“If the orchestra had been playing this piece as an exam they would have got 100%.”
A decade ago my wife treated me to a weekend in Vienna, and thoughtfully procured tickets for the Sunday morning concert at the Musikverein. I remember musicians of the highest calibre drawn from the Vienna Philharmonic playing easy on the ear classics supremely well, and afterwards watching the respectable citizens of that city go off to the Imperial Hotel for lunch. It could have been straight out of Luis Bunuel’s 1972 classic Le Charme Discret de la Bourgeoisie.
Edinburgh offers the same kind of thing but with the concert in the afternoon, and with musicians sourced from all over the world. The combination of well-known works played by orchestras from exotic places, the audience having lunched well, provides an attractive draw, although I am afraid post prandial snoring was evident in one or two places, and the informal dress code disgraced the locals compared to the Viennese, or the smartly turned out Japanese cohort present.
In addition to providing two works of easy familiarity, Beethoven’s Third Piano Concerto and Sibelius’s Second Symphony, to their great credit and wisdom the band presented two accessible lesser known works, Rautavaara’s In the Beginning (referencing conductor Petari Inkinen’s Finnish nationality) and Takemitsu’s Requiem for Strings, for the Japanese. Both works held their own in terms of seriousness, if not length, compared to the masterpieces.
Einojuhani Rautavaara’s In the Beginning, written as recently as 2015, his final work before his death in 2016, was very much in the Finnish idiom, plenty of close harmony and skilful orchestration of brass. Enjoyable, not too austere, it showcased the orchestra’s talent across the entire instrumental bandwith in just seven minutes; a strong beginning.
Just as I am puzzled by the number of recordings available of well-known works so I find it hard to write something new about them when often performed. All one can really write about is the interpretation. It is perhaps helpful that I heard Beethoven’s Piano Concerto No. 3 just a month ago in the same hall with young Turkish pianist Can Cakmur with the RSNO. The 21 year old Turk found new life in the piece and tore the opening phrases off the piano in the opening Allegro con brio, and gently coaxed the scales in the Largo. The 75 year old Lill was more measured, and played an exemplary, much more classic interpretation that I expect hadn’t changed much in fifty years. It found great favour amongst the many septua/octogenarians present, and was immaculate, considered, uber competent, but as if classical musical interpretation had stood still since the great recordings of the sixties and seventies under the baton of the likes of von Karajan and Klemperer.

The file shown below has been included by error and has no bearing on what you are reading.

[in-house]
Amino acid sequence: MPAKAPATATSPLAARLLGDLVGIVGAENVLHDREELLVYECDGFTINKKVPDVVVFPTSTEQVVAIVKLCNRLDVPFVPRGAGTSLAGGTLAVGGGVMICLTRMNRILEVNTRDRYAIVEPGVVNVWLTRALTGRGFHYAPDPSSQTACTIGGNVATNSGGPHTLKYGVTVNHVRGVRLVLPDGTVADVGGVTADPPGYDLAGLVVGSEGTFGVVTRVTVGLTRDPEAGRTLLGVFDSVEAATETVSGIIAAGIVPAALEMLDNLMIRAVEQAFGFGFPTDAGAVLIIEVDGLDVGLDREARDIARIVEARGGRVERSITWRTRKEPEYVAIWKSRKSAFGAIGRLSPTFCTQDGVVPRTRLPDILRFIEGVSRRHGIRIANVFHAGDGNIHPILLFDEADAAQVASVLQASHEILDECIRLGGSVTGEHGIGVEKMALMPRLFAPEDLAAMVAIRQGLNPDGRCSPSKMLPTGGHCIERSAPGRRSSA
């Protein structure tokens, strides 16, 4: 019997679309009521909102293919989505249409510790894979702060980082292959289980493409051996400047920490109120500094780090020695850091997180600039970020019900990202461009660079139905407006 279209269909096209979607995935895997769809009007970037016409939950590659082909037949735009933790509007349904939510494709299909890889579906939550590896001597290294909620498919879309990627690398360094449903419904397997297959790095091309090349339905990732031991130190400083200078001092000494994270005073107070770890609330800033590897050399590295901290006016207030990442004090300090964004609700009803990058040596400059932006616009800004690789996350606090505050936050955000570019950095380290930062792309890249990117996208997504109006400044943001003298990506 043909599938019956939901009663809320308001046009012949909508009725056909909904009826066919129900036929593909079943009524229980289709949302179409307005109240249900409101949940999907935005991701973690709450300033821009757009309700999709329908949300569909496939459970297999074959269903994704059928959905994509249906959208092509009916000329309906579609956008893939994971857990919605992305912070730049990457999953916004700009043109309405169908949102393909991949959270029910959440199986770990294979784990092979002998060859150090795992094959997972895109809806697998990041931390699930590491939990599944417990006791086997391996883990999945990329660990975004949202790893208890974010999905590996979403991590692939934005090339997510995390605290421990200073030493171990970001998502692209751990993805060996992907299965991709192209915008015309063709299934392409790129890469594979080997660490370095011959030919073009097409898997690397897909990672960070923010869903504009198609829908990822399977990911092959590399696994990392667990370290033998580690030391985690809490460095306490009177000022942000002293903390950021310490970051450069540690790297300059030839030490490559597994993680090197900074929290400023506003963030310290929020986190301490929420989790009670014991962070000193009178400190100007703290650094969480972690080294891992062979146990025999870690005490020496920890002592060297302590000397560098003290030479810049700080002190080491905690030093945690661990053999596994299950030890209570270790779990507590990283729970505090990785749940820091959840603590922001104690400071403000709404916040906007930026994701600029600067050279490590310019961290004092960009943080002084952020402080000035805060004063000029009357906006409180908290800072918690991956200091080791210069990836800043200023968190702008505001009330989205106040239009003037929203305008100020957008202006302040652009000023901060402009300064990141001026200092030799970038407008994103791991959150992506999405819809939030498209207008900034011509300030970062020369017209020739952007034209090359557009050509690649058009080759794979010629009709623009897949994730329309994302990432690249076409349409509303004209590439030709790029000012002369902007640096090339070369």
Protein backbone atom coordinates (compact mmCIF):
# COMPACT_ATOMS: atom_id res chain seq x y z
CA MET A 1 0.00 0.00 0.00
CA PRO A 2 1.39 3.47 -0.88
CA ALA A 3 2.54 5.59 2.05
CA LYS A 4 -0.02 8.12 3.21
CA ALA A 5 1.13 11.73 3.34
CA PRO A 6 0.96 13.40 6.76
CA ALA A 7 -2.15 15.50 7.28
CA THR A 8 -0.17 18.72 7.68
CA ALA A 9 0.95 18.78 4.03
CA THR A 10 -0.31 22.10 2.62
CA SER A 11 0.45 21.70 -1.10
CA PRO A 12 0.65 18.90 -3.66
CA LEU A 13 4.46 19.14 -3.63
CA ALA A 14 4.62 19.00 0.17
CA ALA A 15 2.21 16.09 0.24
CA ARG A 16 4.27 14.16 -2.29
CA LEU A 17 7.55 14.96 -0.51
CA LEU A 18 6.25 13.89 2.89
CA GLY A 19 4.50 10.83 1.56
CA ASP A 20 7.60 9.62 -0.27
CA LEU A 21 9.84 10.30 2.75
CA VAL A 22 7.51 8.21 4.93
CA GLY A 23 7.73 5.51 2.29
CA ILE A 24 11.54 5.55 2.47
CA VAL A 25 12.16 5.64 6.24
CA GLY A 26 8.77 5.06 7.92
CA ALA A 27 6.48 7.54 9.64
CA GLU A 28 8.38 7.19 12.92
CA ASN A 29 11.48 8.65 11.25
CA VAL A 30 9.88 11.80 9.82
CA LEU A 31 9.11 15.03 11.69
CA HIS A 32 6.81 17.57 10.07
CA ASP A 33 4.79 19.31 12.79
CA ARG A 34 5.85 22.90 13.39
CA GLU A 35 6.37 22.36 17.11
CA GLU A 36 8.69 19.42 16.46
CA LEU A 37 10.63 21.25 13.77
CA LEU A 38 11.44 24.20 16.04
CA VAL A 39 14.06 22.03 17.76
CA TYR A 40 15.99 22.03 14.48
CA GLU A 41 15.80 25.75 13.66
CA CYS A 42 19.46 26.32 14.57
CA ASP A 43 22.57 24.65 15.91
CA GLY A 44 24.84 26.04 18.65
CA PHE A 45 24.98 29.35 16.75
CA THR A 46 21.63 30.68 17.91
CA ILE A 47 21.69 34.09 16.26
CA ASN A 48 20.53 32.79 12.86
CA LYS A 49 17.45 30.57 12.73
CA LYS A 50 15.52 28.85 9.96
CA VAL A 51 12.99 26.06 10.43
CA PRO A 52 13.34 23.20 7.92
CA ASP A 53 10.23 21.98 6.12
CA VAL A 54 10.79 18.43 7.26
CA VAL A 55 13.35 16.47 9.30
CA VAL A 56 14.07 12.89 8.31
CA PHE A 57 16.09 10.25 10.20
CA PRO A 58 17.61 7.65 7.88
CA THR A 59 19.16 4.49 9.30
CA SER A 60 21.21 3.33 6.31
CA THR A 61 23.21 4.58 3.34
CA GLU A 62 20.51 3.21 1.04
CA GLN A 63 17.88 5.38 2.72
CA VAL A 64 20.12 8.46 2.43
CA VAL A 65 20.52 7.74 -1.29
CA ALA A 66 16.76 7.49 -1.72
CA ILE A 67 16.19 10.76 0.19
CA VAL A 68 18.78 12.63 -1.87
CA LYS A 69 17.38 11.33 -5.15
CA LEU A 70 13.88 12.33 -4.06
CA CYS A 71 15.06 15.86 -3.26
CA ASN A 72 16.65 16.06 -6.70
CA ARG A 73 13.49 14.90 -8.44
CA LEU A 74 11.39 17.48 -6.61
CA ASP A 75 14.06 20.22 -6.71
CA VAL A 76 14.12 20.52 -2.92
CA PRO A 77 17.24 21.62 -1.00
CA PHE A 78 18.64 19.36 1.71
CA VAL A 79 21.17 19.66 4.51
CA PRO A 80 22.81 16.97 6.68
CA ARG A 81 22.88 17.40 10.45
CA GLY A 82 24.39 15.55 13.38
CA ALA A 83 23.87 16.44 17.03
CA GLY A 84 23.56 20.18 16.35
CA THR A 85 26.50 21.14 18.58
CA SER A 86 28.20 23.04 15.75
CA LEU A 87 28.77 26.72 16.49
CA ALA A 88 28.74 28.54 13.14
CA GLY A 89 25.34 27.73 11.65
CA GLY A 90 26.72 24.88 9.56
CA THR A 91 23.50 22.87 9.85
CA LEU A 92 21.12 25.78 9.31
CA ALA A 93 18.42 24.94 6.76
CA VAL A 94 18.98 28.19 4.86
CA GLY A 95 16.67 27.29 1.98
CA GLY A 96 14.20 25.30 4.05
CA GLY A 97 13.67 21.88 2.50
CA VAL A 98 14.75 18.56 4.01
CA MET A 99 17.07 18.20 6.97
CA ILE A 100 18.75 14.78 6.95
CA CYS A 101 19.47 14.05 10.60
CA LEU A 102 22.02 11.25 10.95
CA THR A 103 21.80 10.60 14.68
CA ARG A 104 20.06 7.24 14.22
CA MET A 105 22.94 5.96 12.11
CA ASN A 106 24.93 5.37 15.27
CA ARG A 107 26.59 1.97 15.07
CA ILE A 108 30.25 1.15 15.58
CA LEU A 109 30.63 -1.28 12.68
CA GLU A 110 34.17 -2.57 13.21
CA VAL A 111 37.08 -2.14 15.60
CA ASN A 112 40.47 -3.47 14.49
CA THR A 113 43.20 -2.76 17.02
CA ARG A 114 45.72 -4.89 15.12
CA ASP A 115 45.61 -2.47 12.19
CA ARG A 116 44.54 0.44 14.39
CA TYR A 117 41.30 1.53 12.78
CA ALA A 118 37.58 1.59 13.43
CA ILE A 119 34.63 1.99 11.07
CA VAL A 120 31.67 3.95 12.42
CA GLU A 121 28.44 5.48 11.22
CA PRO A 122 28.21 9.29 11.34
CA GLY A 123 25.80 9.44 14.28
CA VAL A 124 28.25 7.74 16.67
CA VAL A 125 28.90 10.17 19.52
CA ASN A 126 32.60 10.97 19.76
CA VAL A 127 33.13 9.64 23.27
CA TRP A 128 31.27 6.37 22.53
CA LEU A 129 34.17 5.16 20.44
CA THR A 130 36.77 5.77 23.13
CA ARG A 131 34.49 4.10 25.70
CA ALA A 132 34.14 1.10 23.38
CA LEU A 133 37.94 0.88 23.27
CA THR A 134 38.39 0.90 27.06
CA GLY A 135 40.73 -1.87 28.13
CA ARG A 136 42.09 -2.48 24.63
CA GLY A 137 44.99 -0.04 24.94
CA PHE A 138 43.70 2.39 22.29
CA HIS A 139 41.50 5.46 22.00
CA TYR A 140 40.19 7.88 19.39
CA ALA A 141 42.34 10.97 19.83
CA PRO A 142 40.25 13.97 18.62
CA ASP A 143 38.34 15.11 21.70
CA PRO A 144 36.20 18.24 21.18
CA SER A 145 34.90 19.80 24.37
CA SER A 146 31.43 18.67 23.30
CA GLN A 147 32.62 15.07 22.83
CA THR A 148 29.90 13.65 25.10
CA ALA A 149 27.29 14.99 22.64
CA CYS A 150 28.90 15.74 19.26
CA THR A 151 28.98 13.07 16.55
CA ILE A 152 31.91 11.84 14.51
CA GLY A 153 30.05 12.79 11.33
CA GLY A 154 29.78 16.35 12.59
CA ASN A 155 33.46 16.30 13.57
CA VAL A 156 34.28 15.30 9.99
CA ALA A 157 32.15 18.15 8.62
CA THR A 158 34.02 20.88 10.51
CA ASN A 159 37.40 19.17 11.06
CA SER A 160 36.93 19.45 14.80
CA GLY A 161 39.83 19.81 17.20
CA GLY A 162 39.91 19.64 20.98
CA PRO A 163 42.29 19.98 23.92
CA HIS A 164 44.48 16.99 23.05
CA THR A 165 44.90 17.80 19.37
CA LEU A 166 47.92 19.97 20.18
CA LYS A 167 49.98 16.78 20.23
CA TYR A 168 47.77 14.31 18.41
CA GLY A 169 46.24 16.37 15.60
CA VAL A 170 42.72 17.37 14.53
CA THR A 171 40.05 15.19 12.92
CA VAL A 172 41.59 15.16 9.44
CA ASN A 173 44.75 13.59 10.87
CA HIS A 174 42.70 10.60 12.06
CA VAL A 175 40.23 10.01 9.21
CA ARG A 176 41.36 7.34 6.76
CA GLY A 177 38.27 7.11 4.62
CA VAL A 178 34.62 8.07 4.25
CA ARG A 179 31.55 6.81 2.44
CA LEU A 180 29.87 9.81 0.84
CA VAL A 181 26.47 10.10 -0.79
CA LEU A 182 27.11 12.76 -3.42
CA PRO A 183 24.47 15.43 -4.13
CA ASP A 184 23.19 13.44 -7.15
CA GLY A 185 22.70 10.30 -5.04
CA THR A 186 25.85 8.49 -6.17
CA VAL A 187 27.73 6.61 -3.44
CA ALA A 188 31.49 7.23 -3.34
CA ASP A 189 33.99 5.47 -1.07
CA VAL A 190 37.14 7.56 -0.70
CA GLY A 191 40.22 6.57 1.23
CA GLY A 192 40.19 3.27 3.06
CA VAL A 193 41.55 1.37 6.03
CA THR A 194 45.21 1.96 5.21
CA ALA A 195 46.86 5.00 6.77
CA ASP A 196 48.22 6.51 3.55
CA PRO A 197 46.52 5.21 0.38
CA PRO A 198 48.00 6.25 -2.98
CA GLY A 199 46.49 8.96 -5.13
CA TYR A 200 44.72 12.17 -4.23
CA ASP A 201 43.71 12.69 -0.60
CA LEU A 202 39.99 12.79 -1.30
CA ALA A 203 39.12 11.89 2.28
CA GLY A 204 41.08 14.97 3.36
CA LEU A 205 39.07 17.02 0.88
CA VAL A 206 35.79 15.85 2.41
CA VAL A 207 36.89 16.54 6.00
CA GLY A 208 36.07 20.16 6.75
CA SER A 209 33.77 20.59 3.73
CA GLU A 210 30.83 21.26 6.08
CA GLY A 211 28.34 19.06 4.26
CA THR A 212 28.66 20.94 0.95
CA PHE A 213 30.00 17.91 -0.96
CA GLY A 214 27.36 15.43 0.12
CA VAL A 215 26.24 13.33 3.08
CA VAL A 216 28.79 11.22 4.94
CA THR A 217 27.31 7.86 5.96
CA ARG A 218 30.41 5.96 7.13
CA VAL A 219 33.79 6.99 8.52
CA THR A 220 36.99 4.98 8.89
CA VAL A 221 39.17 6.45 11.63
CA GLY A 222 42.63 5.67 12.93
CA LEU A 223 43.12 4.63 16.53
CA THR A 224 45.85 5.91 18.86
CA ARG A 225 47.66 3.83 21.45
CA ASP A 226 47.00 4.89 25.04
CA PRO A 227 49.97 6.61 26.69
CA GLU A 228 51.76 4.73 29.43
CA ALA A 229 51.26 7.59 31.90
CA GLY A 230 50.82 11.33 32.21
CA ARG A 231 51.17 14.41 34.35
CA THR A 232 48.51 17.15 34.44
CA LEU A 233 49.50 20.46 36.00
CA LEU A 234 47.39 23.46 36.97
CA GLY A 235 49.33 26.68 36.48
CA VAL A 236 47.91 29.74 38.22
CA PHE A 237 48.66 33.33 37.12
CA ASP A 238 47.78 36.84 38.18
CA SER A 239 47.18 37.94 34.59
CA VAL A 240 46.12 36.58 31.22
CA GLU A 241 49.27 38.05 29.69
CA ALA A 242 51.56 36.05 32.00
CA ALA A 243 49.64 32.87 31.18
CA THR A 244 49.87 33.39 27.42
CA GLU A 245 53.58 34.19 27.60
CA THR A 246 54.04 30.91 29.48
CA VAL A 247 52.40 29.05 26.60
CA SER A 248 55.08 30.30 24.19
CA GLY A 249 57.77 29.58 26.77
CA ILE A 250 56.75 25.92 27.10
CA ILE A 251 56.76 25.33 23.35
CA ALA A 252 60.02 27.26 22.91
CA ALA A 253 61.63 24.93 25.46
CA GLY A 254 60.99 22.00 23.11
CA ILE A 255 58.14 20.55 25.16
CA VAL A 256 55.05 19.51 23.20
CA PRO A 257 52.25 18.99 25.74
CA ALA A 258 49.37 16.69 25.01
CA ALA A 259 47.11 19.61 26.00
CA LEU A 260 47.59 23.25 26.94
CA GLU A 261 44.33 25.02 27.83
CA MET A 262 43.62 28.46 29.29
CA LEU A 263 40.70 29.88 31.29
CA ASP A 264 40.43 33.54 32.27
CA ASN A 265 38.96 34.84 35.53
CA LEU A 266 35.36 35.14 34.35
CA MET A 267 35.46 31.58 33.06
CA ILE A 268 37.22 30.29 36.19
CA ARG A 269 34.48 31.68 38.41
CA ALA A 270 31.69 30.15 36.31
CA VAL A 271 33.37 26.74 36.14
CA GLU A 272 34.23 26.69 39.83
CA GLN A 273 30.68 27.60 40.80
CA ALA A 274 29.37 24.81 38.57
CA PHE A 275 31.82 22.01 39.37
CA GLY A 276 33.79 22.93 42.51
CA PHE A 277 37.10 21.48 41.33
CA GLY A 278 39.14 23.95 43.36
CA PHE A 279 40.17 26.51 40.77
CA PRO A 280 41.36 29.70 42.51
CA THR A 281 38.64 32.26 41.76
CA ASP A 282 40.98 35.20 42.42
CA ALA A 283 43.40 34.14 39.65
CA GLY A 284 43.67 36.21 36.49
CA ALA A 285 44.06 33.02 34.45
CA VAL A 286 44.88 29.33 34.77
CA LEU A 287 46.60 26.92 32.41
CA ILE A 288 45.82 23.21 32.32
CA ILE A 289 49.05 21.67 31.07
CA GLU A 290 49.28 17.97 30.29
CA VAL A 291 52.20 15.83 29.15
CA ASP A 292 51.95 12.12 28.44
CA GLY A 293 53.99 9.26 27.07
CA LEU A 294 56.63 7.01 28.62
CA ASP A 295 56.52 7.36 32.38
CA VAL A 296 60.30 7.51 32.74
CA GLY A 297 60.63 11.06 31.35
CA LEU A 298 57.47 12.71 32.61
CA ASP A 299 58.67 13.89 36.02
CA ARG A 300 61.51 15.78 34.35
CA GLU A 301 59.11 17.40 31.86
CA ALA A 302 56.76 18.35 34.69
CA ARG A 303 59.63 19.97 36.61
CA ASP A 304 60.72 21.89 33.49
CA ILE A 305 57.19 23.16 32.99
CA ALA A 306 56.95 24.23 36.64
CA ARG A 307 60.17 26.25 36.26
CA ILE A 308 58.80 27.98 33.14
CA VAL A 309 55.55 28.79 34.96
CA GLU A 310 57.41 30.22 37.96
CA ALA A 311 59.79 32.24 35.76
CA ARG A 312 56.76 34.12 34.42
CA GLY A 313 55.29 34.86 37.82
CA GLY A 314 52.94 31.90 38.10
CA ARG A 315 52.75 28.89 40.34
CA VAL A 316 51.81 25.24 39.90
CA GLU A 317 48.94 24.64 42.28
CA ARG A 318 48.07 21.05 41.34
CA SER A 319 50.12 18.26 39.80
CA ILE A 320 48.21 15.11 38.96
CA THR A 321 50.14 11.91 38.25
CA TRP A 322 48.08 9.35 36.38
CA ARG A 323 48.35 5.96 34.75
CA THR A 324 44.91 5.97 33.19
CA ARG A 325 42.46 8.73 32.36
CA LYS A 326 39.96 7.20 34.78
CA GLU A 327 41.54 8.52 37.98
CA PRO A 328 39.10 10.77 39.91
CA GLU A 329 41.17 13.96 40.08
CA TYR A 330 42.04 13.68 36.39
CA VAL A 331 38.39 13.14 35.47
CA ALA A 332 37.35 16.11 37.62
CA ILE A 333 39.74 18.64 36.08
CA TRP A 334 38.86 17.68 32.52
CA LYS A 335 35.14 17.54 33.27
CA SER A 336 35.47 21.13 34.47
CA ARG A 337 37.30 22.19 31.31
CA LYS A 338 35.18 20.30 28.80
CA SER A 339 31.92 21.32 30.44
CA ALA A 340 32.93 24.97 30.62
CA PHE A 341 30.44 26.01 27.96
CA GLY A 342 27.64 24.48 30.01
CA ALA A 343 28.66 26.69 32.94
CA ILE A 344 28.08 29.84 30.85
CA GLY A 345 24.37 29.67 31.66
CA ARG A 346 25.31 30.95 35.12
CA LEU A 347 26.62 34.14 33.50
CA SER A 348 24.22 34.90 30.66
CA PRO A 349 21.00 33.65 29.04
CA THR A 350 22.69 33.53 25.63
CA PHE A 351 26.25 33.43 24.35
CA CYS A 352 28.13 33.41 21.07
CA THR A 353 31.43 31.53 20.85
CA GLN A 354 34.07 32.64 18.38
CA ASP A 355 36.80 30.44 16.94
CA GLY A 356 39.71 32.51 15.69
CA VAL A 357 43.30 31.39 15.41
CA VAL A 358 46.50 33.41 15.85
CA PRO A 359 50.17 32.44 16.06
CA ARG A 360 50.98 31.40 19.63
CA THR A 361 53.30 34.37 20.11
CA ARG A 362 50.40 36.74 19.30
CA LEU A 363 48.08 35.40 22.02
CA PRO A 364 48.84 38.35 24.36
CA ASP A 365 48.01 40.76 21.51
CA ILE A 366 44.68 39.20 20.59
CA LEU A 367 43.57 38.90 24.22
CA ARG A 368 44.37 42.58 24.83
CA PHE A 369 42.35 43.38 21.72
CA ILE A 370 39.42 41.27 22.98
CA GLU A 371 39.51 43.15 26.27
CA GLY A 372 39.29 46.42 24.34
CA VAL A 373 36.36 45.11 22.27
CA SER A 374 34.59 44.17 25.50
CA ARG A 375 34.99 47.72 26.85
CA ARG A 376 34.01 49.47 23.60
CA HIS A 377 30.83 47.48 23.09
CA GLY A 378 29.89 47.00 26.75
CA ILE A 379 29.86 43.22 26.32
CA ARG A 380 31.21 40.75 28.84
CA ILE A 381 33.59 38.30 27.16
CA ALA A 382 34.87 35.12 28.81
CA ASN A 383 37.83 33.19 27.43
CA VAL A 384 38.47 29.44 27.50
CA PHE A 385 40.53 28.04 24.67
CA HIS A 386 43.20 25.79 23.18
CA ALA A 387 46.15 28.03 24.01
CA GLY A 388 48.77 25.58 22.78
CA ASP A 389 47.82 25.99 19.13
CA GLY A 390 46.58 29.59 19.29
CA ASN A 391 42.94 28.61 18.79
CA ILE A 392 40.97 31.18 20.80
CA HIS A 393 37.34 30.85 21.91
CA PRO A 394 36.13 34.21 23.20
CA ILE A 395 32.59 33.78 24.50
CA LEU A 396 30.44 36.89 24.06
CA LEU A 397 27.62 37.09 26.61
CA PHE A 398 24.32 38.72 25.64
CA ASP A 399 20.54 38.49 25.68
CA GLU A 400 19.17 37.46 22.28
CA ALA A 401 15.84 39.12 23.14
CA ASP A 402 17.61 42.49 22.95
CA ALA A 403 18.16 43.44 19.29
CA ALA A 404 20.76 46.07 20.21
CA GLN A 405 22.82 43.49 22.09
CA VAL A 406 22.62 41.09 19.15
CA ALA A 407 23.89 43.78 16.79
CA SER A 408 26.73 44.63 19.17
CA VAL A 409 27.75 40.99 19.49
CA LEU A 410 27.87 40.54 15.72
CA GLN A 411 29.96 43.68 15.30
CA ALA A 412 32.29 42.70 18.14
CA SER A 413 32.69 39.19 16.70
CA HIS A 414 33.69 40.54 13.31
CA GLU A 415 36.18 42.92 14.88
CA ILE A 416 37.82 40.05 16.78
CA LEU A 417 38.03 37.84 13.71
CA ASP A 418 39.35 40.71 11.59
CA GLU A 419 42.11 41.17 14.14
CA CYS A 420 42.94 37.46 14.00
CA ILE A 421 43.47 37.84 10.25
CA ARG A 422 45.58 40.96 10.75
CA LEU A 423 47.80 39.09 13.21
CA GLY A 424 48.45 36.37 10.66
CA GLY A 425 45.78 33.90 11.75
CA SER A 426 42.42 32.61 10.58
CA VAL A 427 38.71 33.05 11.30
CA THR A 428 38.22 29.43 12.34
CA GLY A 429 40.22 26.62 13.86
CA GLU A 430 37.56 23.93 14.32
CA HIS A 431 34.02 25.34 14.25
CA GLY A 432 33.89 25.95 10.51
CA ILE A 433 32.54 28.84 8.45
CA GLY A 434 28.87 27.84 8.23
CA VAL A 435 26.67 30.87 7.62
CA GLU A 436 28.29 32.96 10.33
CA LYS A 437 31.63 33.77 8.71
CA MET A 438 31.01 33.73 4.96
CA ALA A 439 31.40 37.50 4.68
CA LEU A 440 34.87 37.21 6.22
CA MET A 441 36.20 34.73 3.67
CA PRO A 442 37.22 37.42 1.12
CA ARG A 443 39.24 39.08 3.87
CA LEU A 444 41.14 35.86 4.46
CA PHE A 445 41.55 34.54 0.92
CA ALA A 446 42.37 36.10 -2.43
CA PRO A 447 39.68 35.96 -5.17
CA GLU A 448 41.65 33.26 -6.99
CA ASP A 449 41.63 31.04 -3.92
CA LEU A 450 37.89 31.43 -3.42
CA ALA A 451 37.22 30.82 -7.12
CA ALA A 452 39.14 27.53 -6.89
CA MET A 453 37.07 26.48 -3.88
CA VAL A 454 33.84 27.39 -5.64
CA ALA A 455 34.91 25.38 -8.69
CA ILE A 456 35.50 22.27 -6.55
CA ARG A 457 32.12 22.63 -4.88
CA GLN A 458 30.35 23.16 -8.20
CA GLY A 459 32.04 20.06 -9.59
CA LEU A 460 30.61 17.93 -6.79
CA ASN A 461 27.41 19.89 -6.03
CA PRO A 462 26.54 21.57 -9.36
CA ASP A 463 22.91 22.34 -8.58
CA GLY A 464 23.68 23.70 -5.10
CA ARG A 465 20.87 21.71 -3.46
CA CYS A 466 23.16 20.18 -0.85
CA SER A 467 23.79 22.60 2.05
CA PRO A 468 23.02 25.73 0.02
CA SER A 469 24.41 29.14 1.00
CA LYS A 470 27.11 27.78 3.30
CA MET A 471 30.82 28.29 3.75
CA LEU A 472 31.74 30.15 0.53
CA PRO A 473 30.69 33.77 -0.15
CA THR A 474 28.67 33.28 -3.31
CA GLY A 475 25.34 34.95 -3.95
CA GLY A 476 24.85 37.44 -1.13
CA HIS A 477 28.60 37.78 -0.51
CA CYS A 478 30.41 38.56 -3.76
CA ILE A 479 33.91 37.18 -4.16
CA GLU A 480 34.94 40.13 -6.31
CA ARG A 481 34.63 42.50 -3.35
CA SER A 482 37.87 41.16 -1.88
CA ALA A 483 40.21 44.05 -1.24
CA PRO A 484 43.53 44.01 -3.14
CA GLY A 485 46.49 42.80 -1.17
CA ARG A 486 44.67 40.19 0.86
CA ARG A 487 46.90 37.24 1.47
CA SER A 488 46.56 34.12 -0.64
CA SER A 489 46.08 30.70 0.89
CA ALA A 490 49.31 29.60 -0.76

Toru Takemitsu’s Requiem for Strings (1975) was a piece one could easily have mistaken for being of Western provenance, (the composer having been influenced by Western music for most of his life) and while I cannot agree with the comparison some make with Barber’s Adagio for Strings , the piece in my view being more reminiscent of Michael Tippett, it was a restful, well orchestrated example of the post war idiom, written but ten years after Richard Strauss’s Metamorphosen for 23 solo strings. Accessible, interesting and drawing one in, it faded into a beautiful ethereal ending. The orchestra’s playing of their home piece was superb.
What to say of the finale, Sibelius’s Symphony No 2 in D minor, other than it is a glorious work and I don’t care how many times I listen to it? The discipline, technique and intensely classical style of the orchestra ensured that we got a rendition that was free from schmaltz and true to the composer’s intentions. It was a masterly performance, under the now obviously very talented baton of compatriot Finn Intiken, who drew everything out of the score from double bass, percussion and tubas to soaring strings, blaring brass and exquisite woodwind, notably the oboist. If the orchestra had been playing this piece as an exam they would have got 100%.
It is a tribute to the Japan Philharmonic’s stamina that after this bravura rendition we were treated to seven minutes of peaceful wind down therapy with a beautifully played seven minutes of Sibelius’s Valse Triste as an encore.
Reviewer: Charles Stokes (Seen 14 April)
Go to the Japan Philharmonic Orchestra
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